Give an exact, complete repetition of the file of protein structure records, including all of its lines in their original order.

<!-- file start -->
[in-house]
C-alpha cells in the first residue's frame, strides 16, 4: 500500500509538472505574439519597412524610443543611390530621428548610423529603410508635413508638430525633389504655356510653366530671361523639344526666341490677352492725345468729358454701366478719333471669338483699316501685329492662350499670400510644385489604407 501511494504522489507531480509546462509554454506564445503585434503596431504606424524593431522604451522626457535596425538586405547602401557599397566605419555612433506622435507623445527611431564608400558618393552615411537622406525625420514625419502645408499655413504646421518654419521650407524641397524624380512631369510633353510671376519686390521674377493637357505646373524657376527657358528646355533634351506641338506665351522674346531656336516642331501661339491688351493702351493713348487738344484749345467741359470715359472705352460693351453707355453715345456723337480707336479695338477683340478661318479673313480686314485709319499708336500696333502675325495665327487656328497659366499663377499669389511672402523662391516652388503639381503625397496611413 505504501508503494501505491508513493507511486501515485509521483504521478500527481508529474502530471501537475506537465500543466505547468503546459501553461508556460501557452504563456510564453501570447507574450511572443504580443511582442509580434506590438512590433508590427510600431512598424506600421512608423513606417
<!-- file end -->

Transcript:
[in-house]
C-alpha cells in the first residue's frame, strides 16, 4: 500500500509538472505574439519597412524610443543611390530621428548610423529603410508635413508638430525633389504655356510653366530671361523639344526666341490677352492725345468729358454701366478719333471669338483699316501685329492662350499670400510644385489604407 501511494504522489507531480509546462509554454506564445503585434503596431504606424524593431522604451522626457535596425538586405547602401557599397566605419555612433506622435507623445527611431564608400558618393552615411537622406525625420514625419502645408499655413504646421518654419521650407524641397524624380512631369510633353510671376519686390521674377493637357505646373524657376527657358528646355533634351506641338506665351522674346531656336516642331501661339491688351493702351493713348487738344484749345467741359470715359472705352460693351453707355453715345456723337480707336479695338477683340478661318479673313480686314485709319499708336500696333502675325495665327487656328497659366499663377499669389511672402523662391516652388503639381503625397496611413 505504501508503494501505491508513493507511486501515485509521483504521478500527481508529474502530471501537475506537465500543466505547468503546459501553461508556460501557452504563456510564453501570447507574450511572443504580443511582442509580434506590438512590433508590427510600431512598424506600421512608423513606417